Southern Region – 

Generally clear skies, with patchy early morning fog and a few high, thin clouds graced the southern San Joaquin Valley over the weekend. Morning low temperatures were widely reported in the low to mid 40’s, while daytime highs reached into the low to mid 70’s throughout the region. The absence of winds, along with the warm temperatures and bright sun coaxed the bees from their hives early in the day, providing for 8 to 9 hours of excellent activity on the rapidly developing bloom.

South 2-16-15-2Observers have reported very rapid expansion of the bloom in the southern San Joaquin Valley. With the exception of the Padre, all major varieties are now presenting flowers for pollination. As is normally the case, the early blooming Sonora leads the way this year, with the greatest proportion of its flowers open and available. The California type varieties are following closely behind the Sonora and lead the Nonpareil in vast majority of the region’s plantings.

While the overlap between varieties is reported to be quite good, on average, observers have noted a wide degree of variation between geographic areas. This trait has become more pronounced in recent years. However, observers are noting that the variation has become more evident this year, given the increasing influence of soil types, salinity and water stress. Orchards planted on sandy soils are running well ahead of those planted on heavier soils and those in areas with less water or salinity stress. These observations are exacerbated by the fact that a significant number of orchards are exhibiting a weaker bud set and corresponding weaker bloom this year, resulting from the stresses imposed by lack of water and increasing salinity during the last growing season.

South 2-16-15-1While growers with water available from privately own wells have begun to supplement moisture levels in their orchards, those who rely on surface water from irrigation districts are hopeful they will have enough to get through the 2015 growing season. The vast majority of the region’s growers employ some form of low volume irrigation, either drip or micro-sprinkler and use their water very efficiently. However, the continuation of drought conditions is worrisome for the region’s growers.




Blue Diamond Growers
Bloom Report
Area: North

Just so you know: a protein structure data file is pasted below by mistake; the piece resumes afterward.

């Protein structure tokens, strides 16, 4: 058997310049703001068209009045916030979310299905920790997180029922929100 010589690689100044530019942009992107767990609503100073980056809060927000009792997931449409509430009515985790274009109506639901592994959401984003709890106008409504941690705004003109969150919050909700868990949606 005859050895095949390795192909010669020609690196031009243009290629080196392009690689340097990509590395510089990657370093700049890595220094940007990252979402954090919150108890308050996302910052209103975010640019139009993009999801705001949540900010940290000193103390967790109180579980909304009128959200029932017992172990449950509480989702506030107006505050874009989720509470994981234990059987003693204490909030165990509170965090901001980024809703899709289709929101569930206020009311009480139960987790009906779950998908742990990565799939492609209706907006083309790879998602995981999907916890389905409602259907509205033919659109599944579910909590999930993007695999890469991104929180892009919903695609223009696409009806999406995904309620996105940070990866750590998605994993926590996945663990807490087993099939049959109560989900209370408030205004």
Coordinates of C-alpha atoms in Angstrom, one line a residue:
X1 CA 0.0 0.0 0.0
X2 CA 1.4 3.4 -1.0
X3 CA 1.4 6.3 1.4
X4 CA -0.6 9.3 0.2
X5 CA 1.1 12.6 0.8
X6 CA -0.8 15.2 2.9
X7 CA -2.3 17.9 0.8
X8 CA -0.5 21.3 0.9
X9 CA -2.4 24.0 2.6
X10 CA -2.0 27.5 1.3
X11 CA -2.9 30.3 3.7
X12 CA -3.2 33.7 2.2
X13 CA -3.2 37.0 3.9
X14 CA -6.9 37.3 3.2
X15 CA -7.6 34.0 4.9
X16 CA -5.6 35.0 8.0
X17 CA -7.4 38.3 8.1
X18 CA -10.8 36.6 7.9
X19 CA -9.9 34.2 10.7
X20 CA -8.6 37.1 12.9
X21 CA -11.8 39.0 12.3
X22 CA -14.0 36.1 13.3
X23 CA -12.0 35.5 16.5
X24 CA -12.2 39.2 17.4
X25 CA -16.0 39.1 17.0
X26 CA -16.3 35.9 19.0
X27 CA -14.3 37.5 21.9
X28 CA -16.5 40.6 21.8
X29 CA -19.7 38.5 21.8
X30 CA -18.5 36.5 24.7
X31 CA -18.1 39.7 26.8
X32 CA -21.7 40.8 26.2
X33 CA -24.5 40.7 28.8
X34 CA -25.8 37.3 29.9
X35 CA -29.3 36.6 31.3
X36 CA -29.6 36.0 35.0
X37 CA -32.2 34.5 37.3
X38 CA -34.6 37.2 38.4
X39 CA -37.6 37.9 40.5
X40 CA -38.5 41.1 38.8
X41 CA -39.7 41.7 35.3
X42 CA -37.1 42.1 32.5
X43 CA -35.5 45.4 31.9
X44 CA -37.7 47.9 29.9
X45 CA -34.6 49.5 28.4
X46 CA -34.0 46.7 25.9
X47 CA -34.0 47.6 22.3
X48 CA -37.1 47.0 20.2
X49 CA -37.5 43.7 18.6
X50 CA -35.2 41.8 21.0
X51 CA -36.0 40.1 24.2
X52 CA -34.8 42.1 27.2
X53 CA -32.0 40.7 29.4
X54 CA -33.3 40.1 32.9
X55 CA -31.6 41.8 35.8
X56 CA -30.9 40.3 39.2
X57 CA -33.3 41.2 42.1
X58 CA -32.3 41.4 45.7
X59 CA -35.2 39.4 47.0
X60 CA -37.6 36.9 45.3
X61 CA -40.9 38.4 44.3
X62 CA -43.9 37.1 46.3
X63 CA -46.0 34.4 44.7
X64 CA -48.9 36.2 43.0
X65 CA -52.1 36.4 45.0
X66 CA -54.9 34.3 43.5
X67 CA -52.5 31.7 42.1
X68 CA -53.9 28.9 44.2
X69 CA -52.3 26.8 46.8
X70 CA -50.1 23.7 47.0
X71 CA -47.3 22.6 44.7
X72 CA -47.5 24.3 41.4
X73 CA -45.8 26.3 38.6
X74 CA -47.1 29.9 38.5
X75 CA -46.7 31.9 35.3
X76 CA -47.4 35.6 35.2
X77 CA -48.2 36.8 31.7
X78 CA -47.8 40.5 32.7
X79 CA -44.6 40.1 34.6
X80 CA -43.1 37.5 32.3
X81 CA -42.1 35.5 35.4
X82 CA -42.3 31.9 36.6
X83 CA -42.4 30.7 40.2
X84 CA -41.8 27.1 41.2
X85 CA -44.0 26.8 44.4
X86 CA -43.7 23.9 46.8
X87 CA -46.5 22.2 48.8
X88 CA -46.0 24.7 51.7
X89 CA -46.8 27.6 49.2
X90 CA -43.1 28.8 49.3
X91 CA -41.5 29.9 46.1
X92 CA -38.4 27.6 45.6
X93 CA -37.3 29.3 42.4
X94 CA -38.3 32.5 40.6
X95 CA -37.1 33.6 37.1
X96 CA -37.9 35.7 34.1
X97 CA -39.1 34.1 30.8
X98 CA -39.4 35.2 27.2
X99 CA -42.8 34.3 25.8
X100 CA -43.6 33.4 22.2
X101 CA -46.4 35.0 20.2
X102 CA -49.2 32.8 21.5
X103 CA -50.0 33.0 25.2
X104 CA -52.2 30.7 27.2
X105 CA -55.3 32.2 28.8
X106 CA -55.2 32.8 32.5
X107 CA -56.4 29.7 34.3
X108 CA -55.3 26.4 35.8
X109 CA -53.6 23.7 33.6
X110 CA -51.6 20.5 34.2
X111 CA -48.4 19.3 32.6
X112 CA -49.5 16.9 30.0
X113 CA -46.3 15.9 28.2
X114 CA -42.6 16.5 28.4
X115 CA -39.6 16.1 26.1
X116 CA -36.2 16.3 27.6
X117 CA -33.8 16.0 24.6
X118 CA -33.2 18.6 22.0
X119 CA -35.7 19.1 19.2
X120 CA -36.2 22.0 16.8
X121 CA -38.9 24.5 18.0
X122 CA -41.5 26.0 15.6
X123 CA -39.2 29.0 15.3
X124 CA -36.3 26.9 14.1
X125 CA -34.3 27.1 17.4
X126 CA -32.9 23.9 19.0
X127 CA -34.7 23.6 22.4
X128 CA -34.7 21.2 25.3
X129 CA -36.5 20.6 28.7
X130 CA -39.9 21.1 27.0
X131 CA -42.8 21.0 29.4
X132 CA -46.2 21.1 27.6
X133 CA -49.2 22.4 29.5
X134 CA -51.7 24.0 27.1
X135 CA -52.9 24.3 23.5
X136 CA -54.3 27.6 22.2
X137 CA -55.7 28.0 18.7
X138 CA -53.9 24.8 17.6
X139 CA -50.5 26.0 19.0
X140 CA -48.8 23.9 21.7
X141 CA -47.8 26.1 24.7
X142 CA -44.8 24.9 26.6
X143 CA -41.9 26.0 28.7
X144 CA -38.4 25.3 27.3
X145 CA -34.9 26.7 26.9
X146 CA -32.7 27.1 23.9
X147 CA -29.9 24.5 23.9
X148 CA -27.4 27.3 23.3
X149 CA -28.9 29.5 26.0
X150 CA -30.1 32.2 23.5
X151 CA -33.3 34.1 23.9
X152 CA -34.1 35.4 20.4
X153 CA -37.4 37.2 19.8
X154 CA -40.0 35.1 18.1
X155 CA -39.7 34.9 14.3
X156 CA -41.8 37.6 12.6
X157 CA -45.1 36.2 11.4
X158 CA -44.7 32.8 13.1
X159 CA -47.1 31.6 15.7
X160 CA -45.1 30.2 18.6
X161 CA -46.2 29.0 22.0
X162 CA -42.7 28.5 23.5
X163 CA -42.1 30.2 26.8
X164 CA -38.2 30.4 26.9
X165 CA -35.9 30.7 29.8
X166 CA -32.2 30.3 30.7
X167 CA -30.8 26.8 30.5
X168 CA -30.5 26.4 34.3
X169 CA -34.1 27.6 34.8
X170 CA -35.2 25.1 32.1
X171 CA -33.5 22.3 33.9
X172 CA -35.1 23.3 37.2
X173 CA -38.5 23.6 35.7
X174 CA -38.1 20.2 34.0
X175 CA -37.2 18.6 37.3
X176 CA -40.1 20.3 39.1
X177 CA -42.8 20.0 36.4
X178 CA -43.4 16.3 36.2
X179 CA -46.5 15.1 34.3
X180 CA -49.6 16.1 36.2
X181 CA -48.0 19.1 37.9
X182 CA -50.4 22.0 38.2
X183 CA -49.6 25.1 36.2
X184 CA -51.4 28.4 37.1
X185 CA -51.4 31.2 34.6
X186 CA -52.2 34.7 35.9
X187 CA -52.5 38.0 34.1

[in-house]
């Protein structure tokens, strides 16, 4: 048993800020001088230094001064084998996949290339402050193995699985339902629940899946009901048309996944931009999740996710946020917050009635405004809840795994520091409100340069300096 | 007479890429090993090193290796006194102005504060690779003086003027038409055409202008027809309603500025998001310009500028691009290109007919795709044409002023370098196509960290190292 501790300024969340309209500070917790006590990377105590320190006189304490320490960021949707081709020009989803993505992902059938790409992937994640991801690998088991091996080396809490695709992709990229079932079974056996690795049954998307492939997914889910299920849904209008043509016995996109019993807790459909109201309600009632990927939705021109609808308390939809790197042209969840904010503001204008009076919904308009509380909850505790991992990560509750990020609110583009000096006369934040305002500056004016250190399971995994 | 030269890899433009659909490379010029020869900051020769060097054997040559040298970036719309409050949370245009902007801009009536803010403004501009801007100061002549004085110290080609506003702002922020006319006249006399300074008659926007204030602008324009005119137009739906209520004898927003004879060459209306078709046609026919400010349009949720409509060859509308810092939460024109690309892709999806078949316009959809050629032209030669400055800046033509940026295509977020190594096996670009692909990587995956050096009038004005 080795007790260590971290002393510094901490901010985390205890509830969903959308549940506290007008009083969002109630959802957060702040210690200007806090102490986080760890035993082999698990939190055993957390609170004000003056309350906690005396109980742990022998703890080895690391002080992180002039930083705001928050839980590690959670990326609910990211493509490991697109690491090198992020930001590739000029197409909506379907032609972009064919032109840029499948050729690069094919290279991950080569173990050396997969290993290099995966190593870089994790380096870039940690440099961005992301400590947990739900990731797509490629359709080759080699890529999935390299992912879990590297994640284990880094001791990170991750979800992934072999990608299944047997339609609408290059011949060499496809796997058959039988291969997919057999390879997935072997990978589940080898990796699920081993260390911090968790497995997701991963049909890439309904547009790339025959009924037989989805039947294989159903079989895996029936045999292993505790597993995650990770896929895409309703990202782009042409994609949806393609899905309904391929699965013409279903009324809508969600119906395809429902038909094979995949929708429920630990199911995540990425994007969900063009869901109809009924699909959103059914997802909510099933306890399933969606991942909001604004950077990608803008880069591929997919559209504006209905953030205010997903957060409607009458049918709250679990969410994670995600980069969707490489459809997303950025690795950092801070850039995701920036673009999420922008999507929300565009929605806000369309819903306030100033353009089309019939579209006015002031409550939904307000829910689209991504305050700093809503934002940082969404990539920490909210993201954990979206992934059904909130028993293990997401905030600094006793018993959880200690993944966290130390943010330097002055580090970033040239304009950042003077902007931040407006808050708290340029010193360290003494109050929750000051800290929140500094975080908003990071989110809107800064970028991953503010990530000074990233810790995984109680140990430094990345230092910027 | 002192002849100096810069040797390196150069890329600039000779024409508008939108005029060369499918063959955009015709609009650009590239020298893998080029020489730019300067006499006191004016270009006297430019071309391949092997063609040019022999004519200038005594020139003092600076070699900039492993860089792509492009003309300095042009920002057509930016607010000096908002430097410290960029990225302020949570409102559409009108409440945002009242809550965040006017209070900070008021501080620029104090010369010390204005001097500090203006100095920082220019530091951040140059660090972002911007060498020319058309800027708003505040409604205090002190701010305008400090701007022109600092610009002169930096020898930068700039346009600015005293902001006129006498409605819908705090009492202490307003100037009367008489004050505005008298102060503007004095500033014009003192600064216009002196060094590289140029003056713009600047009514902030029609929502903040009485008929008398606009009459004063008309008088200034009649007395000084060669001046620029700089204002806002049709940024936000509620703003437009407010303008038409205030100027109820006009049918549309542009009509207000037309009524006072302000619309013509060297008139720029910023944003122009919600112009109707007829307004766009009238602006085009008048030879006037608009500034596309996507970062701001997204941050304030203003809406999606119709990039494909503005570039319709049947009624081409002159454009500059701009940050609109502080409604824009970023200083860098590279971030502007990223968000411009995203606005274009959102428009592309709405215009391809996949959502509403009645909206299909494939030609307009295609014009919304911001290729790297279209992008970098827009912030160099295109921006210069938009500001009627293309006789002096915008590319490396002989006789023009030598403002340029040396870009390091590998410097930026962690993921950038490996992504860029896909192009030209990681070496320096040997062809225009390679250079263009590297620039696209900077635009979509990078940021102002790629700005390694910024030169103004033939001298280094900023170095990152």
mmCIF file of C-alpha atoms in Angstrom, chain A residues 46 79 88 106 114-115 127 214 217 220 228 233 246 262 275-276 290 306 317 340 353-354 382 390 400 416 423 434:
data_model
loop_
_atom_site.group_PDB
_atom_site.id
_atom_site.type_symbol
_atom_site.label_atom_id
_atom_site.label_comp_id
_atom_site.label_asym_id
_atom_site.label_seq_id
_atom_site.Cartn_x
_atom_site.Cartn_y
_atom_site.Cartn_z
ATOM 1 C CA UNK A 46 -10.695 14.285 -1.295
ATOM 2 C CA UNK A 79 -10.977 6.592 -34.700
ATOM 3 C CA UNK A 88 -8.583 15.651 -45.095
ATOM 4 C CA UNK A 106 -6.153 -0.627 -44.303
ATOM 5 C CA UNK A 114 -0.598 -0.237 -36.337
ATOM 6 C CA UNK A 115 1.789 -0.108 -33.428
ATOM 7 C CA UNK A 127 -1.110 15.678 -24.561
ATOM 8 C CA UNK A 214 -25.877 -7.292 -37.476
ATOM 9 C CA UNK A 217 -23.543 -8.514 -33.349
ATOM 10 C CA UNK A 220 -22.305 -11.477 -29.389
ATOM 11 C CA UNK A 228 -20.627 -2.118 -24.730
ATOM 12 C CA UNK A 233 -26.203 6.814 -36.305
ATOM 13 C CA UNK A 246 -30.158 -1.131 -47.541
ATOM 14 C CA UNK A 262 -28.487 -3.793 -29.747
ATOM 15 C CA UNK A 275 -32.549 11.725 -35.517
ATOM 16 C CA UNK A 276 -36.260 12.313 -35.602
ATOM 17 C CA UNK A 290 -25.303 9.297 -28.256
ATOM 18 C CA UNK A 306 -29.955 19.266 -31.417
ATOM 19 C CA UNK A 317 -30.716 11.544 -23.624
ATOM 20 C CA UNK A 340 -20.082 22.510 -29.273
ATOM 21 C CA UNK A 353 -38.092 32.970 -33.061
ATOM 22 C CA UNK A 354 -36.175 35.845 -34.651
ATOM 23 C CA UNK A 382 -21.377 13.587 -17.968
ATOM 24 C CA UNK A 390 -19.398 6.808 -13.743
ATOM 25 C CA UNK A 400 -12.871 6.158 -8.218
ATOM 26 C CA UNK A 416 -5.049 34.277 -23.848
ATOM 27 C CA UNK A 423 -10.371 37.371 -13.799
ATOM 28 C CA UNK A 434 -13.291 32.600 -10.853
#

Date: 2/15/15 Posted On: 2/16/15
Weather Data:
Temperature —> High –> 75 Low –> 42
Wind Speed —> Average –> 5-10 Peak Gust –> 15
Rain —> Inches –> none When –>
Clouds —> high thin Fog –>
Bee Activity –> 7-8 hours very good
Percentages Dormant Green Tip Pink Bud Popcorn Bloom Petal Fall Jacket Nutlet Total
Sonora 2% 35% 36% 27% 100%
Nonpareil 37% 51% 10% 2% 100%
California 12% 56% 25% 7% 100%
Carmel 15% 35% 45% 5% 100%
Peerless 2% 45% 43% 10%
Monterey 1% 20% 58% 17% 4% 100%
Butte 2% 28% 45% 25% 100%
Padre 14% 34% 37% 15% 100%
Area: Central
Date: Posted On:
Weather Data:
Temperature —> High –> 74 Low –> 40
Wind Speed —> Average –> 2-5 Peak Gust –>
Rain —> Inches –> When –>
Clouds —> high, thin Fog –> patchy, clear by 9-10:00
Bee Activity –> 6-7 hours in foggy areas; 7-8 where clear
BLOOM STAGES                  
Percentages Dormant Green Tip Pink Bud Popcorn Bloom Petal Fall Jacket Nutlet Total
Sonora 5% 70% 20% 95%
Nonpareil 8% 25% 64% 3% 100%
California 5% 21% 72% 2% 100%
Carmel 2% 35% 30% 33% 100%
Monterey 7% 23% 68% 2% 100%
Butte 19% 53% 19% 9% 100%
Padre 22% 61% 15% 2% 100%
Area: South
Date: Posted On:
Weather Data:
Temperature —> High –> 77 Low –> 42
Wind Speed —> Average –> 2-5 Peak Gust –>
Rain —> Inches –> When –>
Clouds —> high, thin Fog –> light in Tulare. Clear by 10:00
Bee Activity –> 8-9 hours excellent
BLOOM STAGES                  
Percentages Dormant Green Tip Pink Bud Popcorn Bloom Petal Fall Jacket Nutlet Total
Sonora 9% 25% 66% 100%
Nonpareil 28% 22% 50% 100%
California 15% 22% 63% 100%
Carmel 21% 39% 15% 25% 100%
Monterey 4% 29% 20% 47% 100%
Butte 20% 57% 18% 5% 100%
Padre 10% 64% 25% 1% 100%